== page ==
Note that this solution could easily be adapted to work in any VBA host application, by removing the “standard module” support and only invoking the worker code in a class module, with CallByName.

Conclusion

By using a reusable progress indicator like this, you never need to reimplement it ever again: you do it once, and then you can use it in 200 places across 100 projects if you like: not a single line of code in the ProgressIndicator or ProgressView classes needs to change – all you need to write is your worker code, and all the worker code needs to worry about is, well, its job.

Don’t hesitate to comment and suggest further improvements, suggestions are welcome – questions, too.

Downloads

I’ve bundled the code in this article into a Microsoft Excel add-in that I uploaded to dropbox (Progress.xlam).

Enjoy!

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About attributes

A few months ago I wrote about how I envisioned dealing with module and member attributes in the 2.1 cycle:

Annotation/Attributes: fixing these inspection, and the quick-fix that synchronizes annotations with module attributes and vice-versa, will finally expose VB module and member attributes to VBA code panes, using Rubberduck’s annotation syntax.

The idea was to use “magic comments” to annotate a module or a procedure with, for example, this:

'@Description("Does something.")
Public Sub DoSomething()
End Sub

And then since we know there’s a DescriptionAnnotation here for DoSomething, and we also know that there’s no VB_Description attribute for that member because of how we parse VBA code… then we’d issue an inspection result saying “annotations and attributes aren’t synchronized”, and you’d run a quickfix and there you have it, a comment that inserts invisible code.

And, it “works”. But there’s a showstopper here: the VBE itself.

You see the code that’s in the editor is not all the code that’s actually in that file: the VBE is hiding the attributes. So the line positions we get from the VBIDE API aren’t the line positions we’d get from reading the complete code… and this complicates things… rather massively.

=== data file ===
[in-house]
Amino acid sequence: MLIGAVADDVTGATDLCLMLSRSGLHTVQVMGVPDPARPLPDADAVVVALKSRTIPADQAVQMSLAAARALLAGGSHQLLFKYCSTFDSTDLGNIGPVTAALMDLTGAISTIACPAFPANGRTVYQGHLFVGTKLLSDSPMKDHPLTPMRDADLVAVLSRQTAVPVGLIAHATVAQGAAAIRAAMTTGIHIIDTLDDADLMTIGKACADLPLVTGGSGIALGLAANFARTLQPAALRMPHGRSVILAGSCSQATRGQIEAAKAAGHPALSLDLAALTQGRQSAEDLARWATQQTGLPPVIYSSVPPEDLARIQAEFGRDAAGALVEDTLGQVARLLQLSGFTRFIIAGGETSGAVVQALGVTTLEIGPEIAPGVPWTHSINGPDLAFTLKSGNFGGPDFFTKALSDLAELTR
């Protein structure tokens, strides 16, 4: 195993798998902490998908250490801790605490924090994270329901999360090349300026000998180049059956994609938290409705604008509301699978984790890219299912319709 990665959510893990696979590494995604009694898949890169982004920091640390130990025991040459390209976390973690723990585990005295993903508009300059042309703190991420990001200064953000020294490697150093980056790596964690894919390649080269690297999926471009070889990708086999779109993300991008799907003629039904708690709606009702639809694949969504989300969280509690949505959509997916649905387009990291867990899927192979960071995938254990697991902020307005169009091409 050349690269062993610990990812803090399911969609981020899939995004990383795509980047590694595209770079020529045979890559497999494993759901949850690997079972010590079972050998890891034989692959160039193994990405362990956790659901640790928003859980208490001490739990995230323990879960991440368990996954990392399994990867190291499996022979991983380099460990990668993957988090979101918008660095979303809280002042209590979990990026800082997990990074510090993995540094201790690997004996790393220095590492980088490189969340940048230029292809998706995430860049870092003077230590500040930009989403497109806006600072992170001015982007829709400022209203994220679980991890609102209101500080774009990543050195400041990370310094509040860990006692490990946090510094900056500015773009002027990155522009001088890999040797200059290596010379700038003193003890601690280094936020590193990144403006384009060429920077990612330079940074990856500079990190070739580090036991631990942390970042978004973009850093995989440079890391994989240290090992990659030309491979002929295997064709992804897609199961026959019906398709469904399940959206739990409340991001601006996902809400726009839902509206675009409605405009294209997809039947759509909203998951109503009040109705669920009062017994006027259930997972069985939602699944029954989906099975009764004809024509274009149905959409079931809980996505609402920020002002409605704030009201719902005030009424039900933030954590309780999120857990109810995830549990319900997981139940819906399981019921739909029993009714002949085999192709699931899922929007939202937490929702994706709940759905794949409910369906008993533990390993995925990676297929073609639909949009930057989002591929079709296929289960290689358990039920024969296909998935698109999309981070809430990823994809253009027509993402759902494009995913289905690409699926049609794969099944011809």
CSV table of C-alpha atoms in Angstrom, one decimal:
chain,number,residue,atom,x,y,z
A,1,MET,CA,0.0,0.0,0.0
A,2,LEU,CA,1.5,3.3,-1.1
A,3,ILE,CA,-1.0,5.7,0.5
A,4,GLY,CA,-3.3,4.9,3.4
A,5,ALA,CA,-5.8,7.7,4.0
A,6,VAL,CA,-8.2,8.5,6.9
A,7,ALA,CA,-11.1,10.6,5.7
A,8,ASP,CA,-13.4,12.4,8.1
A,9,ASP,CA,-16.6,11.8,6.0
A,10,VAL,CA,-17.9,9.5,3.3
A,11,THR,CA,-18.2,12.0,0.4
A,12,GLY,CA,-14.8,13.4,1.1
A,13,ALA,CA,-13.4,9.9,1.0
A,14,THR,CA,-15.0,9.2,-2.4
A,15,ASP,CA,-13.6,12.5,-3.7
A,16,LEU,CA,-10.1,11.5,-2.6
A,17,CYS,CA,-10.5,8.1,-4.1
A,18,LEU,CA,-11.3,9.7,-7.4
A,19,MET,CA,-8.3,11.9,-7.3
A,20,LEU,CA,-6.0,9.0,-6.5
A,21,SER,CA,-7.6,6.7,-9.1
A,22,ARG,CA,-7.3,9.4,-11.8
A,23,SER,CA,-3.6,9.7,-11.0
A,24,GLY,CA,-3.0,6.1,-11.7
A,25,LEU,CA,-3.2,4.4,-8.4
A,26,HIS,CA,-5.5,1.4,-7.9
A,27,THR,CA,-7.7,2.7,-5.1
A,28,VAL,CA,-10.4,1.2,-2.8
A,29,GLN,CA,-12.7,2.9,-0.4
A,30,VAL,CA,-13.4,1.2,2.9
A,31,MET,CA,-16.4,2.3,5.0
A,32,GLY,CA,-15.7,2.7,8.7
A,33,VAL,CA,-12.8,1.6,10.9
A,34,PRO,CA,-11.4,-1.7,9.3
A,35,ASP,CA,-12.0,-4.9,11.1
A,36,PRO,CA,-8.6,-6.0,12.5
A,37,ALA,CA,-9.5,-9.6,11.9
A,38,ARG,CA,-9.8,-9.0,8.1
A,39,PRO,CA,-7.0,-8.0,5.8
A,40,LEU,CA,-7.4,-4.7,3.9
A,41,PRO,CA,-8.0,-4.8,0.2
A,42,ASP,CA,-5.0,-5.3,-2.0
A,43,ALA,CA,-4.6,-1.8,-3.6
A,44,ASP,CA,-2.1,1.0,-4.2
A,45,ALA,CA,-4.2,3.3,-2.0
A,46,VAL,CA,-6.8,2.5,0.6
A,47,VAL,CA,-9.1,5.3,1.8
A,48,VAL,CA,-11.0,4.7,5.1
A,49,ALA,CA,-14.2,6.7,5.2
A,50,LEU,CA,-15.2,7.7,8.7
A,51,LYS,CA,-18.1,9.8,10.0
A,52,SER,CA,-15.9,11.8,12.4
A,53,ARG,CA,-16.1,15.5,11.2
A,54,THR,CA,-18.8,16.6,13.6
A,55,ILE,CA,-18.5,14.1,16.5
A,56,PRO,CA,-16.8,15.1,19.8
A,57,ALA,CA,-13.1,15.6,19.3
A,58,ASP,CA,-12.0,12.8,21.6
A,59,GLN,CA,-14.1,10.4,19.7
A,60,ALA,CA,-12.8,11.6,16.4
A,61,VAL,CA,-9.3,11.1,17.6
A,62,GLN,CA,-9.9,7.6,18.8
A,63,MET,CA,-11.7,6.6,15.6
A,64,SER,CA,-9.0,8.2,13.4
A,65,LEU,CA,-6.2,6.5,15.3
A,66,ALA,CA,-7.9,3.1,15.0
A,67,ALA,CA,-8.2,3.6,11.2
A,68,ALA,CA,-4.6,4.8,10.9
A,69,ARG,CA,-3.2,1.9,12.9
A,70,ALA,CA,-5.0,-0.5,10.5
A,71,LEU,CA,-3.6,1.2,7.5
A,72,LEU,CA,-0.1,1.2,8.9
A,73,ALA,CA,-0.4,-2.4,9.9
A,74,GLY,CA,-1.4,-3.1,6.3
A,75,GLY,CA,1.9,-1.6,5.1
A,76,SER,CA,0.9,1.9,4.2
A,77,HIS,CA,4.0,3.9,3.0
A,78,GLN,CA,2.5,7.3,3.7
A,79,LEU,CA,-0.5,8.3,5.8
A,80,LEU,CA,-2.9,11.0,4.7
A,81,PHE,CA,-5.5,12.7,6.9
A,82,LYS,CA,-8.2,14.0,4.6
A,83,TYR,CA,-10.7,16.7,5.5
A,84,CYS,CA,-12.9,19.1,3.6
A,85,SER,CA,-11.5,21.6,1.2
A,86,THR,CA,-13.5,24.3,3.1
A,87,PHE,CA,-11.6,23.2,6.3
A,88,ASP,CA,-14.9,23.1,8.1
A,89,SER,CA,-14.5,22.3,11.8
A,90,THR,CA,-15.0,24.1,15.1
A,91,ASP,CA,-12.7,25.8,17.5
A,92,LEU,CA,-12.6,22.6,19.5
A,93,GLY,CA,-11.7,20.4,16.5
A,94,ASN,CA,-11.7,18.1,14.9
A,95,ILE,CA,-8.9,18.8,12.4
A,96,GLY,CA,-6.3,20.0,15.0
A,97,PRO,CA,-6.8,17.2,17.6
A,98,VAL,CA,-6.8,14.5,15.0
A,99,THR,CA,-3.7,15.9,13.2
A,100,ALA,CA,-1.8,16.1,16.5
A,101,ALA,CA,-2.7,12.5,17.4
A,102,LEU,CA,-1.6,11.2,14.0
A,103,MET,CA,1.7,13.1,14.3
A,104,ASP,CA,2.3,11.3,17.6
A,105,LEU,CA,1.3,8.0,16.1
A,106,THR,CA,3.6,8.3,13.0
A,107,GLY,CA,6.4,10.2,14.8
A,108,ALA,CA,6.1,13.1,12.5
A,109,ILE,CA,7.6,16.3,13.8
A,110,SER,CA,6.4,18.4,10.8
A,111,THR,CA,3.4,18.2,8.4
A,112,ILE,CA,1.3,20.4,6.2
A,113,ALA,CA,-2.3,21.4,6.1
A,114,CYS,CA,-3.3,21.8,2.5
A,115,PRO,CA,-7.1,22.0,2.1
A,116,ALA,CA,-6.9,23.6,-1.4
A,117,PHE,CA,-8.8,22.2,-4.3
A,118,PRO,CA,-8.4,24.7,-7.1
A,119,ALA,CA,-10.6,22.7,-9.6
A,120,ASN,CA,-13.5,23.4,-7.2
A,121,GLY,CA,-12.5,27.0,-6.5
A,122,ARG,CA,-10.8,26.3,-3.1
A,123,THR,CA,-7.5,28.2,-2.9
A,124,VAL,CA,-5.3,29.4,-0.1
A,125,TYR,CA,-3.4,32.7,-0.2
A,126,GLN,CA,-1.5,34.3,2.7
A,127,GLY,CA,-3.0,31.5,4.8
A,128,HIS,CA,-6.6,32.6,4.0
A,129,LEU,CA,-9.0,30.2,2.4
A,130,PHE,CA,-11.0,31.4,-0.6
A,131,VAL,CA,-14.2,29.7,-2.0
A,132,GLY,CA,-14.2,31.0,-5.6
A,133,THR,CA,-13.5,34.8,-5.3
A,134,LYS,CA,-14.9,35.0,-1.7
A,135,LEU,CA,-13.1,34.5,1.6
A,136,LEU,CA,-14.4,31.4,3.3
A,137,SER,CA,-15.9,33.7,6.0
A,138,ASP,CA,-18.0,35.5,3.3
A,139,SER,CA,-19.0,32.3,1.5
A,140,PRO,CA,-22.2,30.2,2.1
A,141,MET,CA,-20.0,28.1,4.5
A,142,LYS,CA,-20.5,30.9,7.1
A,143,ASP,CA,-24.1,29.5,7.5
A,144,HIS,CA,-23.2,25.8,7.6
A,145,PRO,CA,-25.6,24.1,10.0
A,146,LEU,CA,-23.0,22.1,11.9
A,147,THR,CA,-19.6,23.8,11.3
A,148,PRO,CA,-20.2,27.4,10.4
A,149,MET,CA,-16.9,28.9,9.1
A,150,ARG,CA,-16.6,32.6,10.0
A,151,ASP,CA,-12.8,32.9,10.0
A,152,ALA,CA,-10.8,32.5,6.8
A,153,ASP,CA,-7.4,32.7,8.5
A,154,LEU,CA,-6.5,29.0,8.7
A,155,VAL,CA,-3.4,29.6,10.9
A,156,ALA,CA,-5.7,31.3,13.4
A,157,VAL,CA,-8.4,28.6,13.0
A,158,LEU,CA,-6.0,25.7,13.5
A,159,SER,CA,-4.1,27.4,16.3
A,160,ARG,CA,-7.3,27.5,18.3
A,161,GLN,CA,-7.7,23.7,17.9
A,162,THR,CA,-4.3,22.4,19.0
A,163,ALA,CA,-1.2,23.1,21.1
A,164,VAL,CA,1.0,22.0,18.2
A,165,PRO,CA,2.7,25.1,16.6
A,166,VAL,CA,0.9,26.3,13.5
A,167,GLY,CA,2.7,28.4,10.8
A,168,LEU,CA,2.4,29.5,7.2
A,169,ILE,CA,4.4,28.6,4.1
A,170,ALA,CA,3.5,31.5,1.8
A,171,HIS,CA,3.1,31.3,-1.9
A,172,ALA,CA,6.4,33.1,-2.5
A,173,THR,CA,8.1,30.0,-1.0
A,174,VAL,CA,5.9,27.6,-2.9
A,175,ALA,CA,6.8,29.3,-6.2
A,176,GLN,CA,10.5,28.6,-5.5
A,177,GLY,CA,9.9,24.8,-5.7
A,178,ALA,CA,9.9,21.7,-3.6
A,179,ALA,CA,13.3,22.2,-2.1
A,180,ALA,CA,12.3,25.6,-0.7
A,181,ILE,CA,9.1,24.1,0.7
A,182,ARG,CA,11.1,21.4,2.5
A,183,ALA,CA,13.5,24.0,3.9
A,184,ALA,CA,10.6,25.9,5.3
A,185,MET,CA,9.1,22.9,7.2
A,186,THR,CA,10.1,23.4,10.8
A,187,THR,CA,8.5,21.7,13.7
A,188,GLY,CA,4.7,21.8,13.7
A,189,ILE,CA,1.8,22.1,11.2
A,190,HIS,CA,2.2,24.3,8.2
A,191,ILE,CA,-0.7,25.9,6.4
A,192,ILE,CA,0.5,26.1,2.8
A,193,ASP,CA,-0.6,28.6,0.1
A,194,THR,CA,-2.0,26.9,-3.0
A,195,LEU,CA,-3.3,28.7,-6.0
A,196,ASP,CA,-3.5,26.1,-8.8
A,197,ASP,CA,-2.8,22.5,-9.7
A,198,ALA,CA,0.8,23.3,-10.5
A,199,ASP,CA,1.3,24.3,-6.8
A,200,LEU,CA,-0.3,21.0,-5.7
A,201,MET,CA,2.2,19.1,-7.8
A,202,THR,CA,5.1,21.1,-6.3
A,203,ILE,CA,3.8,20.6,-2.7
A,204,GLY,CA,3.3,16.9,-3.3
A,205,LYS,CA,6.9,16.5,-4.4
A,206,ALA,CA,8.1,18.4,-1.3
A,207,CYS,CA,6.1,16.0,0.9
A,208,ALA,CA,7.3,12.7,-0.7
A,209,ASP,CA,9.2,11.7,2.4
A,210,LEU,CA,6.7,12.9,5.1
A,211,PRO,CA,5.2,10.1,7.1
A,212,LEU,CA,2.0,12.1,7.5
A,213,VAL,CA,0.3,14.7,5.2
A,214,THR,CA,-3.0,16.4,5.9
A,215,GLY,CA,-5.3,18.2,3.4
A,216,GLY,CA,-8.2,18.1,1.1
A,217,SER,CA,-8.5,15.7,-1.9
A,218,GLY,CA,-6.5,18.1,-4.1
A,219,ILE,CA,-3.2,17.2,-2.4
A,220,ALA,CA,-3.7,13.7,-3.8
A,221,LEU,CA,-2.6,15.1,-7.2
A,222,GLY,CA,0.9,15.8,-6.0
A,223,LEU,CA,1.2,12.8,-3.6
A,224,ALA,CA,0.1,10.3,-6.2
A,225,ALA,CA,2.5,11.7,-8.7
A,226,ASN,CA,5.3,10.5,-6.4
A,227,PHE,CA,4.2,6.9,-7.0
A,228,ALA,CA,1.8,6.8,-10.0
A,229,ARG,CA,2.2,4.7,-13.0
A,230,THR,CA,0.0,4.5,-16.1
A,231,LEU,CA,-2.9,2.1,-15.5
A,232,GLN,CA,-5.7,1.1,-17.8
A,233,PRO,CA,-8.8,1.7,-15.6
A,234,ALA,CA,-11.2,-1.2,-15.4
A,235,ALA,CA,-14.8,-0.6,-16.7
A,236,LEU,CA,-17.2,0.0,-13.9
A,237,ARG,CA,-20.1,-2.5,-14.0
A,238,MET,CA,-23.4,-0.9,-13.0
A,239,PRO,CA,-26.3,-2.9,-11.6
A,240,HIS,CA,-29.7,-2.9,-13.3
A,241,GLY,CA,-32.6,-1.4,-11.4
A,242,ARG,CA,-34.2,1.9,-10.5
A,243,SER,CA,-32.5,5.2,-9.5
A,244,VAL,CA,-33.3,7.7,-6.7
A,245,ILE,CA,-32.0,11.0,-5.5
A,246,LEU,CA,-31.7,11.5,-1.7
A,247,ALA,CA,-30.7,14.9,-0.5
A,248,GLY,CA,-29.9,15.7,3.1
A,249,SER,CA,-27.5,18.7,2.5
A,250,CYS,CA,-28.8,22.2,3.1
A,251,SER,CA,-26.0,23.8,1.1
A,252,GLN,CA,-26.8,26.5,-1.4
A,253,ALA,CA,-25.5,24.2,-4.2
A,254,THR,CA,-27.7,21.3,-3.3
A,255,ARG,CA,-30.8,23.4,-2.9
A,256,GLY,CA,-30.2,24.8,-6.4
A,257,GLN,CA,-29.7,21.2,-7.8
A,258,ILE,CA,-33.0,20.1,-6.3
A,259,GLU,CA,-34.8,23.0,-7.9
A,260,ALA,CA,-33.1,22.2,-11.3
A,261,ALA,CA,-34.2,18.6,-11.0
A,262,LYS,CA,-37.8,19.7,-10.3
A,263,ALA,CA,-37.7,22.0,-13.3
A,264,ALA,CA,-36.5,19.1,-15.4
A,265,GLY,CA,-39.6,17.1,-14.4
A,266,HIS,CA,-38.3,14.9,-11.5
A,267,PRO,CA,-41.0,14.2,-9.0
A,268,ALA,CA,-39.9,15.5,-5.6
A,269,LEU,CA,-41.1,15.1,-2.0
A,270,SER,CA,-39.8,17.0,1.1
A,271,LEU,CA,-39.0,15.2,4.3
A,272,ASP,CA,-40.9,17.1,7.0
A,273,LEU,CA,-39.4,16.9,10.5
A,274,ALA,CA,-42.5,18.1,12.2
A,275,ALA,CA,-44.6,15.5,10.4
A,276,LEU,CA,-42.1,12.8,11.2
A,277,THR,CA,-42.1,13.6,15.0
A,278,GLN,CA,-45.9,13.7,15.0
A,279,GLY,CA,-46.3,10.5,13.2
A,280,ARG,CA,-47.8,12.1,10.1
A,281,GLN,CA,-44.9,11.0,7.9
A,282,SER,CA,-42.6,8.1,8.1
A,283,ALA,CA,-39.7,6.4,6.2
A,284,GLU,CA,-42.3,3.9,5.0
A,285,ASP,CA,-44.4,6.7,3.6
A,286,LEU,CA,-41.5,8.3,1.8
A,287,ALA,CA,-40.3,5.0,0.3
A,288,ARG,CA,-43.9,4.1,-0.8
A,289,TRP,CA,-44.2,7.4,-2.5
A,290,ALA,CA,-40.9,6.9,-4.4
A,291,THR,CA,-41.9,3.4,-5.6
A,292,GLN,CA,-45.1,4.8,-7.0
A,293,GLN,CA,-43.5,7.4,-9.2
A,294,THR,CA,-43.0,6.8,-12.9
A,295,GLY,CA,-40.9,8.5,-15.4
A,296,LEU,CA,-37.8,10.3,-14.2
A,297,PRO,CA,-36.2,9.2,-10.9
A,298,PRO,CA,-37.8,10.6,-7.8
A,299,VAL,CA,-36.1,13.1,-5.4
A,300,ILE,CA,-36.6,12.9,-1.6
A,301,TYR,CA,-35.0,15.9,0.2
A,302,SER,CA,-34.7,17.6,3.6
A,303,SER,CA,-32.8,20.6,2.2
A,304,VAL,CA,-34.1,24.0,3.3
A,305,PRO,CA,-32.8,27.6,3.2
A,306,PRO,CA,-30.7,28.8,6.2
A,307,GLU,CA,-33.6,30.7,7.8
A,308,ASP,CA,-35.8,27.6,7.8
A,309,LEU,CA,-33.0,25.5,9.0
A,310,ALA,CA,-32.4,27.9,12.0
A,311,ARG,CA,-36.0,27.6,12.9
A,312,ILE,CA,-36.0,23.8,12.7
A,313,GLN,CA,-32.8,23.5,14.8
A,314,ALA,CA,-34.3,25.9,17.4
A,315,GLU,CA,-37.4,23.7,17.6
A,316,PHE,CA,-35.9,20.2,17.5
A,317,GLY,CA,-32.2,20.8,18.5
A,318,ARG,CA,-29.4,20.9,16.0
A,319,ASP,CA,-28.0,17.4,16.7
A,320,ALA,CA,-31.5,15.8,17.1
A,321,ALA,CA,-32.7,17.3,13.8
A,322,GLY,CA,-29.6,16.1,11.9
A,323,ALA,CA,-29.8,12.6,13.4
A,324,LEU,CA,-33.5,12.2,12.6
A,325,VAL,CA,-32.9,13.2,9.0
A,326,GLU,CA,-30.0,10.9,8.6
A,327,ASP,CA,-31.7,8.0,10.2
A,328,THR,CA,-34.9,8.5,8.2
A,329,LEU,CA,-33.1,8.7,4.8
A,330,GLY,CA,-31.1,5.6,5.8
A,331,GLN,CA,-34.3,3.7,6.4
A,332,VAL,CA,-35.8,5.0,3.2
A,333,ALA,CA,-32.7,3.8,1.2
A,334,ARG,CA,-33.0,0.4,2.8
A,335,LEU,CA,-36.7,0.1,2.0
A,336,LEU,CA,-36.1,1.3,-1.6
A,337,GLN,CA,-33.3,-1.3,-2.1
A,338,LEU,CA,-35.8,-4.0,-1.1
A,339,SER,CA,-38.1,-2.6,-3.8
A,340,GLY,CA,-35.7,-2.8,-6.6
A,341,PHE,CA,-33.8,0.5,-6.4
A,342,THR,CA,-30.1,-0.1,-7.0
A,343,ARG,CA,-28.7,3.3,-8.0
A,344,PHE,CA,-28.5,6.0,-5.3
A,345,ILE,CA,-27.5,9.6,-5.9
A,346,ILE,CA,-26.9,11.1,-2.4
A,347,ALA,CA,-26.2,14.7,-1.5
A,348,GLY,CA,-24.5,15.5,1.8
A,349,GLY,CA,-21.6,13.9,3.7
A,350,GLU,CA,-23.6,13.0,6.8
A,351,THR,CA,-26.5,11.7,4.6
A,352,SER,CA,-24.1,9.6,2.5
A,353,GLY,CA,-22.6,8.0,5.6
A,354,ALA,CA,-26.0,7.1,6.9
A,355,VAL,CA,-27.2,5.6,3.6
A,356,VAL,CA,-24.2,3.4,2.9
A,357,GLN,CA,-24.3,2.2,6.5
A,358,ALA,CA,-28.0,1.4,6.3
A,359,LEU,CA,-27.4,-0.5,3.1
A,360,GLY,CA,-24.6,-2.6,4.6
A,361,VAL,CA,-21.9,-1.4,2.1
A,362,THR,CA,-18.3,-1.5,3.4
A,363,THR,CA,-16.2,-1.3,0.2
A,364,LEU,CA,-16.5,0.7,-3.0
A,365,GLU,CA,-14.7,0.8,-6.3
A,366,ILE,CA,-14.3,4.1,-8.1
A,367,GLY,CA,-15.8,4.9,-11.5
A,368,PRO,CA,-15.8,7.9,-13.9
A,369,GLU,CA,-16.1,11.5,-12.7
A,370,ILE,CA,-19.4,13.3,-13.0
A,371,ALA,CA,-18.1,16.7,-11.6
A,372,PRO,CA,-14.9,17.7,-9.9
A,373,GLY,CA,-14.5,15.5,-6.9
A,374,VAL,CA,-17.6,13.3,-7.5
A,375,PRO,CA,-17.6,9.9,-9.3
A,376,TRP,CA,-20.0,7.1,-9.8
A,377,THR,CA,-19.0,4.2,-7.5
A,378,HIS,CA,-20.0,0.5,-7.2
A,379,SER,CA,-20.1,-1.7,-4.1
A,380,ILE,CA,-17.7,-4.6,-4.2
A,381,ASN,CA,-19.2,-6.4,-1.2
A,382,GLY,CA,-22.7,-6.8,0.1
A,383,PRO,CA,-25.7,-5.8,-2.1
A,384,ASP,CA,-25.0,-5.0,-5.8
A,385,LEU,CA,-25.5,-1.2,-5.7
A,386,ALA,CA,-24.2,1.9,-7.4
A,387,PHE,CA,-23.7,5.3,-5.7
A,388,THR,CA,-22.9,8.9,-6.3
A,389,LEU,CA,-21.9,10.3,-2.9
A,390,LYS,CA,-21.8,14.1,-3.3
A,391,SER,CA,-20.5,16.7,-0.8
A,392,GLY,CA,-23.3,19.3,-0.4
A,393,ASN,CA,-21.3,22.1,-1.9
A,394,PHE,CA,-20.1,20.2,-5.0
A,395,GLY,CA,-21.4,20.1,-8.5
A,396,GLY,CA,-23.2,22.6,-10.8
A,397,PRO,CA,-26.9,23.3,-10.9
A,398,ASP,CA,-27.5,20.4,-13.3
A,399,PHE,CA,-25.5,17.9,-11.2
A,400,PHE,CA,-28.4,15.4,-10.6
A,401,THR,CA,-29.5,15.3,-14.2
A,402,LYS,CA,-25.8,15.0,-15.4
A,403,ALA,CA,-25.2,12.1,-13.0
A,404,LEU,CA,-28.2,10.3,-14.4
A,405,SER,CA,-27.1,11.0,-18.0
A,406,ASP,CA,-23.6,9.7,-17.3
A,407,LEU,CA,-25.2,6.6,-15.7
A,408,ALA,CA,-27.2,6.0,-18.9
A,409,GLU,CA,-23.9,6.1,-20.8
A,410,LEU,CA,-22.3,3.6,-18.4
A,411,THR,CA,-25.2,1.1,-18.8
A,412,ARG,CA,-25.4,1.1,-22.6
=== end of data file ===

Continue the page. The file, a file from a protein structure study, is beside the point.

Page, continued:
We have one parse pass on the exported code to pick up these attributes. Then one parser pass on the in-editor code to build our knowledge of the code as the user sees it.

So we have two ModuleRewriter, each working independently on their own version of the same code. And when the code pane rewriter… rewrites, we run into an annoying VBE quirk I [annoyingly] had already experienced before:

I think that’s a VBE quirk – editing the signature of the method, whether manually or with Rubberduck, tends to obliterate the VB_Attributes (and the shortcut key is a VB_Attribute). — ThunderFrame

We need a “code pane pass” to avoid mangling the code with offset line positions, because the VBE is hiding the attributes.

What’s so important about these attributes anyway? Why bother?

Our resolver needs the critical metadata that’s hidden there. Without them, knowing the actual scope of a declaration is impossible. Nowhere else can we pick up a hint about a VB_PredeclaredId attribute, or VB_Exposed. Besides, Rubberduck knowing about VB_Description attributes has very interesting implications, UX-wise. Even better once we handle line breaks:

CodeExplorerDocstrings

The Solution

Of course there’s a solution. We’ve been chatting about this solution for a long time now. There won’t be subclassed code panes. The VBE is literally fighting with everything it’s got, to keep its scrollbars in place and visible – it’s a better idea to pick one’s battles and drop that idea. So instead we’re going to abuse docked toolwindows and put our entire UI in a single such toolwindow – and that includes the current toolwindows/panels, …as well as the code panes client area.

Once we have our very own code pane user control, what happens in it is under our complete supervision, and we’re free to intervene at any point in the process of code being modified, in any conceivable way.

So the idea would be to bring the attributes themselves into the code panes (optionally hidden), and shave off an entire parser pass just like that. This pretty much makes the whole annotation+inspection+quickfix combo rather useless.

So instead of pursuing a lost cause, I’ve decided to drop my work on getting attributes to synchronize with annotations, and get on with the other 2.1 cycle targets: the attributes problem will just solve itself when we get there.

In the meantime I’d recommend to disable the MissingAnnotation and MissingAttribute inspections. Not that the inspections themselves are harmful, but the SynchronizeModuleAttributes quickfix is: that quickfix is being decommissioned.

There is no worksheet.

Your VBA project is embedded in an Excel workbook. It references the VBA standard library; it references the library that exposes the host application’s (i.e. in this case, Excel’s) object model; it includes global-scope objects of types that are declared in these libraries – like Sheet1 (an Excel.Worksheet instance) and ThisWorkbook (an Excel.Workbook instance). These free, global-scope objects are right here to take and run with.

You’re free to use them, wisely.

True, they’re global – they can be accessed from anywhere in the code.
They can… and that doesn’t mean they should.

And if you’re willing to do whatever it takes to abstract away the host application’s object model in your “business logic”, then you can isolate your logic from the worksheet boilerplate and write pretty much the same code you’d be writing in, say, VB.NET… or any other object-oriented language for that matter.